Photo by JLH3 Photograph
The Hudson Bay Lowlands is the third largest wetland in the world, covering the uppermost part of Northern Ontario and spilling into Manitoba and Quebec. It is also one of the most productive places in Canada—and arguably, the world—harbouring a carbon storage system unmatched by anything man-made.
In January 2021, a research study led by scientists at McGill University and the University of British Columbia identified potential conservation hotspot areas in Canada based on the environmental benefits posed to humans. The Hudson Bay Lowlands in particular was emphasized for its peatlands; it is the second-largest peat formation in the world.
Lorna Harris is a forests, peatlands, and climate change scientist for Wildlife Conservation Society Canada. The Hudson Bay Lowlands’ peatlands, Harris explains, are responsible for reducing close to 7,000 years’ worth of greenhouse gas emissions.
Because of the waterlogged conditions of the peatlands, organic materials aren’t able to fully decompose. Carbon that would ordinarily convert into carbon dioxide and release into the atmosphere is instead stored, tidily and for the long haul, within the peat soils. Peatlands store more carbon than any other vegetation type on the planet. But if these landscapes are damaged, they become a source of greenhouse gas emissions.
“That’s pretty significant for Canada to have this huge area of peatland,” says Harris. “They store around 35 billion tonnes of carbon. That’s more than Canada’s managed forest[s]…. It’s also more than the largest tropical peatlands in the world, which is the Congo peatlands.”
She adds that the Hudson Bay Lowlands is unique because its hydrology is intact—unlike wetlands in the U.K., for instance, which have been urbanized to various degrees— and First Nations communities have been fighting to keep it that way since the 1980s.
Recently, this has meant petitioning against a proposed mining development known as the Ring of Fire in the James Bay Lowland, an area that is rich in peat. The development is expected to threaten the land and water that Indigenous communities rely on, and the ecological value of the peatlands. “If we go in and put in a huge mining development and we disturb all of that carbon, we remove all of that peat, then we lose that carbon to the atmosphere,” says Harris. In a paper published in the journal Frontiers in Ecology and the Environment last year, Harris and 15 co-authors estimate that there is 130 to 250 million tonnes of carbon in the Ring of Fire area.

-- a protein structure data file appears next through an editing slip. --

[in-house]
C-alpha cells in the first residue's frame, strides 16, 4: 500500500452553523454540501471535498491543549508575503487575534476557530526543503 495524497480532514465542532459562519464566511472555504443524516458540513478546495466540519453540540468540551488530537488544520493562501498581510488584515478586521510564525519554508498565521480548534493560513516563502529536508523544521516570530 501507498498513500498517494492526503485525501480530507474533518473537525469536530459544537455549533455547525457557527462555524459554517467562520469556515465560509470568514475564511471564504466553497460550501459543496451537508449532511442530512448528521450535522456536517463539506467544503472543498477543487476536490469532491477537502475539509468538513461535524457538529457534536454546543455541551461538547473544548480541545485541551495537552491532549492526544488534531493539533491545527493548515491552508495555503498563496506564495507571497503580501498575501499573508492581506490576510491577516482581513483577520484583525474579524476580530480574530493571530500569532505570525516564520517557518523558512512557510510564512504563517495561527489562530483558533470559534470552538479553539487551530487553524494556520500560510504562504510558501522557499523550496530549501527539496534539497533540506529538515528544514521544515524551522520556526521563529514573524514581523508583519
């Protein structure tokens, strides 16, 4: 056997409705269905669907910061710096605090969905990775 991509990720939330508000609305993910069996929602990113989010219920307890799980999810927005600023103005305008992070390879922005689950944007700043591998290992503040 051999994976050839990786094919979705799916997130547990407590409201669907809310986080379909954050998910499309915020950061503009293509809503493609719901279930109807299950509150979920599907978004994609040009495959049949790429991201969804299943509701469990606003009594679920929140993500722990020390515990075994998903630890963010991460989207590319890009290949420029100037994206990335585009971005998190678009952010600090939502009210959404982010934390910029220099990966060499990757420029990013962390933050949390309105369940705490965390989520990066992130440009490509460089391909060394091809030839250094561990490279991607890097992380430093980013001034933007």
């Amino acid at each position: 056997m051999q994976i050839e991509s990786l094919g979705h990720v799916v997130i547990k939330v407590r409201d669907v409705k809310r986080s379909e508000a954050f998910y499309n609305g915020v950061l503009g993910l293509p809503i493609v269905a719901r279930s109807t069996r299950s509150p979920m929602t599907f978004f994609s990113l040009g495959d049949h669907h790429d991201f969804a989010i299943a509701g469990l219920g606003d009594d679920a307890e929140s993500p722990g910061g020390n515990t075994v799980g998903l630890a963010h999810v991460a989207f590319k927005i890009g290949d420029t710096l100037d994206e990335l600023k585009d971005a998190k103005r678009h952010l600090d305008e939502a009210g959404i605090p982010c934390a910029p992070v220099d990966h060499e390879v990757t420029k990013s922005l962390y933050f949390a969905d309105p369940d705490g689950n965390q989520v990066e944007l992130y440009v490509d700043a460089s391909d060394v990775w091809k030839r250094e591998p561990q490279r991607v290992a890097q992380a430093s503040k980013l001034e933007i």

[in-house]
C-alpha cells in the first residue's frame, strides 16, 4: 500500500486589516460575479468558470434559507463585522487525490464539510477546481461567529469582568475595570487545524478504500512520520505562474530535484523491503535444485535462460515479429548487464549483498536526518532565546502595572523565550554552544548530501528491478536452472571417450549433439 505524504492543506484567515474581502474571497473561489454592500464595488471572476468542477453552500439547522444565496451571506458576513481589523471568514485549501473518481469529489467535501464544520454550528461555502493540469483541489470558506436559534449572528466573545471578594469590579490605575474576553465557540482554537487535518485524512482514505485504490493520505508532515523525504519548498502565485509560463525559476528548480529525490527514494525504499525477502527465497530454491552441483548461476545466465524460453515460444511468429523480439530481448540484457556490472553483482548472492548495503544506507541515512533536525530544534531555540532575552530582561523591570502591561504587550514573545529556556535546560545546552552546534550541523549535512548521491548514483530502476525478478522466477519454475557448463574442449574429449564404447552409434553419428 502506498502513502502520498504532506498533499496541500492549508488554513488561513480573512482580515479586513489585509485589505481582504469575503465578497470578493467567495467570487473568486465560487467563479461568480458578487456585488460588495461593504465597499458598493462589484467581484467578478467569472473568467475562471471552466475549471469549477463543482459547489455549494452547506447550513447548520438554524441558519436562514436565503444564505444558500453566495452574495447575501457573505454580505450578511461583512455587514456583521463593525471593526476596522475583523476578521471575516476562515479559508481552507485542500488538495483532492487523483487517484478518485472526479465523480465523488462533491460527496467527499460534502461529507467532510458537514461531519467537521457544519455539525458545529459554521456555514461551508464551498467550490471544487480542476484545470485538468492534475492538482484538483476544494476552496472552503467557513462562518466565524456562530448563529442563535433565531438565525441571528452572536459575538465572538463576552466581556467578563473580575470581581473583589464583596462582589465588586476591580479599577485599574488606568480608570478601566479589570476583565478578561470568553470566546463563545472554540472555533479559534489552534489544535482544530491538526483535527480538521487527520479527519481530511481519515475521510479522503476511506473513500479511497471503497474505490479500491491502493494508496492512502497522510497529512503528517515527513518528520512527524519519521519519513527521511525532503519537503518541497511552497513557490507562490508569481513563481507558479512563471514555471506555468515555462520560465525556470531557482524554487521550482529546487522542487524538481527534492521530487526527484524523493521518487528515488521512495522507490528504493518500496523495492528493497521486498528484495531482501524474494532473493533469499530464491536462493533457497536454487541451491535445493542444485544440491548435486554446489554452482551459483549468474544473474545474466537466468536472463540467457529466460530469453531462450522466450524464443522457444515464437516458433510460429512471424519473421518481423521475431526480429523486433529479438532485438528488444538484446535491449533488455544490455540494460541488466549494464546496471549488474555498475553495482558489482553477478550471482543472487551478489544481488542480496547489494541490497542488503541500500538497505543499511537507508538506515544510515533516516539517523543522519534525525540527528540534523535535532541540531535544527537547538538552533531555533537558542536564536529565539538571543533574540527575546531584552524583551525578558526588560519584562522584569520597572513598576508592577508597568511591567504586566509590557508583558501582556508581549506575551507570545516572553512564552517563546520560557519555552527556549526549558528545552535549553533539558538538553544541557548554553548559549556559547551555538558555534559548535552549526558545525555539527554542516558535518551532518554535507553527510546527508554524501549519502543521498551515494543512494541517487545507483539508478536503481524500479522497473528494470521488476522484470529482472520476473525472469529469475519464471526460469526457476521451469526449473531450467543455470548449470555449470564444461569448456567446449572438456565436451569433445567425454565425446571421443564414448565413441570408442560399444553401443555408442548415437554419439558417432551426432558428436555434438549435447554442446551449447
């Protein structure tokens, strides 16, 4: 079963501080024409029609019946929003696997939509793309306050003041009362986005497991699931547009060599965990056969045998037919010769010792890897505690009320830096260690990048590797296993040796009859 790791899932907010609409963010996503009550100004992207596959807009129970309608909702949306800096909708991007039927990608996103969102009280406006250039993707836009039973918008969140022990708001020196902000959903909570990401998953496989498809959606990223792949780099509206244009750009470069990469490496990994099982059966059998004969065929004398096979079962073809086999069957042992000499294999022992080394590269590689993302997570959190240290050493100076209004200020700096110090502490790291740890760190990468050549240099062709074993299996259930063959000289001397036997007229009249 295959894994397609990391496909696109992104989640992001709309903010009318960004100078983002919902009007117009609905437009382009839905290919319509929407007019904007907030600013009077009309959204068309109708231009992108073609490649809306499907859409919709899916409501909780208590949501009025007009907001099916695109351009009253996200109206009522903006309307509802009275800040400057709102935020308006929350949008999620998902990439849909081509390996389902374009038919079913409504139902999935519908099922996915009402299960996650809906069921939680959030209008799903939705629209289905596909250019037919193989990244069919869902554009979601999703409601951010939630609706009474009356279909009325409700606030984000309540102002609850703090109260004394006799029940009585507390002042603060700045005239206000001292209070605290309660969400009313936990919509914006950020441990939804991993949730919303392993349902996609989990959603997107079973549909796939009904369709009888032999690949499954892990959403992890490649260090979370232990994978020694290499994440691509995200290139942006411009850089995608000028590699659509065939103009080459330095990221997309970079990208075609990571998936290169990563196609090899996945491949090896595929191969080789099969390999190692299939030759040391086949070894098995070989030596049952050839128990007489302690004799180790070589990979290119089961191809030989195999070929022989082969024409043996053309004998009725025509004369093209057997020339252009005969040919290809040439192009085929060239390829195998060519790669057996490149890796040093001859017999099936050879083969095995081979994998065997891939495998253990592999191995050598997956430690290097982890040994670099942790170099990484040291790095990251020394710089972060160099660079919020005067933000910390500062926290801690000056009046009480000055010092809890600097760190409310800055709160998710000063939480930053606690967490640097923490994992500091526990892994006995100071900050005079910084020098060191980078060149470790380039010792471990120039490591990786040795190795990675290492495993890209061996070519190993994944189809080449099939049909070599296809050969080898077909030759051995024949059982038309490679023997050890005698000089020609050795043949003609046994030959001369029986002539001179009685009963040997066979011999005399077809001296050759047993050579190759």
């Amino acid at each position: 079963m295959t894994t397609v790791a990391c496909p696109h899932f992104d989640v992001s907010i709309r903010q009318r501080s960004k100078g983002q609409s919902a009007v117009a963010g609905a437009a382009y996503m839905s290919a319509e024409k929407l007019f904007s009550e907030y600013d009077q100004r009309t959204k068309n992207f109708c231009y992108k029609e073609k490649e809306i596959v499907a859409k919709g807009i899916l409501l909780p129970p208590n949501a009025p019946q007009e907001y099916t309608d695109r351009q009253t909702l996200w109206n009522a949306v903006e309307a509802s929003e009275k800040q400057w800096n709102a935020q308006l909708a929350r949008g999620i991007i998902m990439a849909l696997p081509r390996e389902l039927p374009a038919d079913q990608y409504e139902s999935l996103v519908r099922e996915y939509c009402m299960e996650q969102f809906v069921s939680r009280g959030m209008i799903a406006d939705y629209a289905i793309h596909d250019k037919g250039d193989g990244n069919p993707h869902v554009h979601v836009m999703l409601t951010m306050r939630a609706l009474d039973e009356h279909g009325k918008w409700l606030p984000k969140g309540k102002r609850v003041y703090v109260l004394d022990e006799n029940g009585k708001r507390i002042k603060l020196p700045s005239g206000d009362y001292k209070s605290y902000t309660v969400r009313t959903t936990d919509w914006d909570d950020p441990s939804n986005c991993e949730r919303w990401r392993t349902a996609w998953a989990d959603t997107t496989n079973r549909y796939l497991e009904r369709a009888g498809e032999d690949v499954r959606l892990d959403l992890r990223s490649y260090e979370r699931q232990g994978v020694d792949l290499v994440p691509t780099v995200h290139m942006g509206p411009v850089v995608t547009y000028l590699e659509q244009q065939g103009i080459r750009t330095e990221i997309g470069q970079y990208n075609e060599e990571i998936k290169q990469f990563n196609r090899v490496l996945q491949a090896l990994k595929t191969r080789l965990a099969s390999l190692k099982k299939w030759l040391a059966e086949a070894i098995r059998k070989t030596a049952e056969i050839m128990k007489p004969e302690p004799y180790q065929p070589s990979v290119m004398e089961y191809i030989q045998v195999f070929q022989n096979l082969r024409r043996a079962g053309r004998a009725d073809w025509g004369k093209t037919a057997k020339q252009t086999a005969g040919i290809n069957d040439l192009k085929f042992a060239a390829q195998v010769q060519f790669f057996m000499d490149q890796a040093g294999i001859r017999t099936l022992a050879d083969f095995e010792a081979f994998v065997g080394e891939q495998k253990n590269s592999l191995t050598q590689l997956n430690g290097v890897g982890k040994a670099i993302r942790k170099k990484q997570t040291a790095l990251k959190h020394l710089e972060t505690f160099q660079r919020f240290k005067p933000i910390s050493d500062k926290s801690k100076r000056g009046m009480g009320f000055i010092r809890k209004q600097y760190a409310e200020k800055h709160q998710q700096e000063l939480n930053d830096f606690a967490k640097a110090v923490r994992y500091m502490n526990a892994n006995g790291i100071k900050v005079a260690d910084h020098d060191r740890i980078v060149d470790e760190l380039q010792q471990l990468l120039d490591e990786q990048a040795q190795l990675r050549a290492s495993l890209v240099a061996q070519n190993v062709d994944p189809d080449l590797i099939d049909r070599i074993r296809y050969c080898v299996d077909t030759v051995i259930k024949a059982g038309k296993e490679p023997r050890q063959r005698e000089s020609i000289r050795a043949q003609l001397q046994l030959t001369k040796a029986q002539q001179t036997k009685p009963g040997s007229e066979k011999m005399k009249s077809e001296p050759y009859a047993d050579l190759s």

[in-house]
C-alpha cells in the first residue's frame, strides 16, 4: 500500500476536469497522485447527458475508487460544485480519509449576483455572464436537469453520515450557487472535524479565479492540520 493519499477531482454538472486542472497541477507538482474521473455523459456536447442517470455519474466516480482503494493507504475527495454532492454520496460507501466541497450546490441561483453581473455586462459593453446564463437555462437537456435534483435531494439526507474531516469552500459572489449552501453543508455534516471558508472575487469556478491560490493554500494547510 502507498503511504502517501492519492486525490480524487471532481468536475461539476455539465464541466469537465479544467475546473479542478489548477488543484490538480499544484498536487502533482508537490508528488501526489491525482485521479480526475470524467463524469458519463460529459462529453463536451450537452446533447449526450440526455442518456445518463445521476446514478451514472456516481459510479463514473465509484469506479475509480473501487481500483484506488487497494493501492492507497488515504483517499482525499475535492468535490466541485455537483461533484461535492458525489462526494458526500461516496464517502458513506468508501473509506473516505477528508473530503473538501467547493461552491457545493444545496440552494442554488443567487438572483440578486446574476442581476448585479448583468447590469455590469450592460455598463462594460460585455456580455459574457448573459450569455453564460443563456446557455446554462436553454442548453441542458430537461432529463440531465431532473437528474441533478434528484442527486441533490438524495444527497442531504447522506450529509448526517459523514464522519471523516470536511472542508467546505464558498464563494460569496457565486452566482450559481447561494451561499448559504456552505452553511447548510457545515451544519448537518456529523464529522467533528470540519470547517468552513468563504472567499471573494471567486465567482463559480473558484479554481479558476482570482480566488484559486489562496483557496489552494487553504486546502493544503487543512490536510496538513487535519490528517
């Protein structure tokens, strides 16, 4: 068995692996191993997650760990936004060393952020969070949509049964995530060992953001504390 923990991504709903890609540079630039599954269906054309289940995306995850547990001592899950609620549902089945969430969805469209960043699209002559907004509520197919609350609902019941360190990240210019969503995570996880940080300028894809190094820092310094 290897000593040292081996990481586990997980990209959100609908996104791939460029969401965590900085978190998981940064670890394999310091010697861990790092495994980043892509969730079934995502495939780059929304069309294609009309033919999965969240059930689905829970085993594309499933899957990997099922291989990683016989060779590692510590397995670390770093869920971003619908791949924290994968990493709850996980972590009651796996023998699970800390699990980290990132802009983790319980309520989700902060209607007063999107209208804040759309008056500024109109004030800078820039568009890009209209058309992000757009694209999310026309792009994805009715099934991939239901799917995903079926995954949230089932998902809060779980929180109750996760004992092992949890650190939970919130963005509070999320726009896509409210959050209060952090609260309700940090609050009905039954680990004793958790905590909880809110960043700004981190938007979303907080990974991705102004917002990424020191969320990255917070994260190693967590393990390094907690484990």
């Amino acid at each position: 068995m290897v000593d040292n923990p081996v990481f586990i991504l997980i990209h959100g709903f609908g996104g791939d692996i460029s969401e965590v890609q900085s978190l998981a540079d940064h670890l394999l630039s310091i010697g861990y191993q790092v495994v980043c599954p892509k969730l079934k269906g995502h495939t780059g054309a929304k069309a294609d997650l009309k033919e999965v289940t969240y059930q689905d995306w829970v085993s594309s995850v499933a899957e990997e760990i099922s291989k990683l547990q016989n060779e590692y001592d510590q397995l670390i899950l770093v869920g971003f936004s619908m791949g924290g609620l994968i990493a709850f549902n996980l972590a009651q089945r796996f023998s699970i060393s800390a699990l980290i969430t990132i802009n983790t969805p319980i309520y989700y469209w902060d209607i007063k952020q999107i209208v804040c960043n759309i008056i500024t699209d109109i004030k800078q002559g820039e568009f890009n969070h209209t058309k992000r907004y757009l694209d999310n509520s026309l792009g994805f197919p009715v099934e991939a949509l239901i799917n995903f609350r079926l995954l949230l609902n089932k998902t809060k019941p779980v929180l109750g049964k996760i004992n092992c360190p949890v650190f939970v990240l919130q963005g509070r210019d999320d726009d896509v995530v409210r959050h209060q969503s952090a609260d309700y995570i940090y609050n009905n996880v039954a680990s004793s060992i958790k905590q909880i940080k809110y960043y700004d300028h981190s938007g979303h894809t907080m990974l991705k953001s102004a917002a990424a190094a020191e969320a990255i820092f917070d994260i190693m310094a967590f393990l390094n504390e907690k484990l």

As it is, the International Union for Conservation of Nature estimates that damaged peatlands are responsible for nearly five percent of global anthropogenic carbon dioxide emissions. Releasing carbon in the Ring of Fire vicinity would undermine Canada’s climate target, as well as global emissions reductions.
Rampant development poses a threat to the Hudson Bay Lowlands, as does climate change, the warming and drying effects of which are already changing the land. But it’s completely feasible for humans to mitigate at least some of that impact.
According to Harris, climate modelling work has indicated the Hudson Bay Lowlands has the ability to remain a carbon sink for years to come. But it’s not a sure thing. “If we’re good and we manage to get emissions under control, then it’s very likely that the peatlands will continue taking carbon out of the atmosphere. And it’s assumed that they will continue doing that,” she says. “And we really need them to do that. To just sit there, to be as they are, to remain untouched, to do that job.”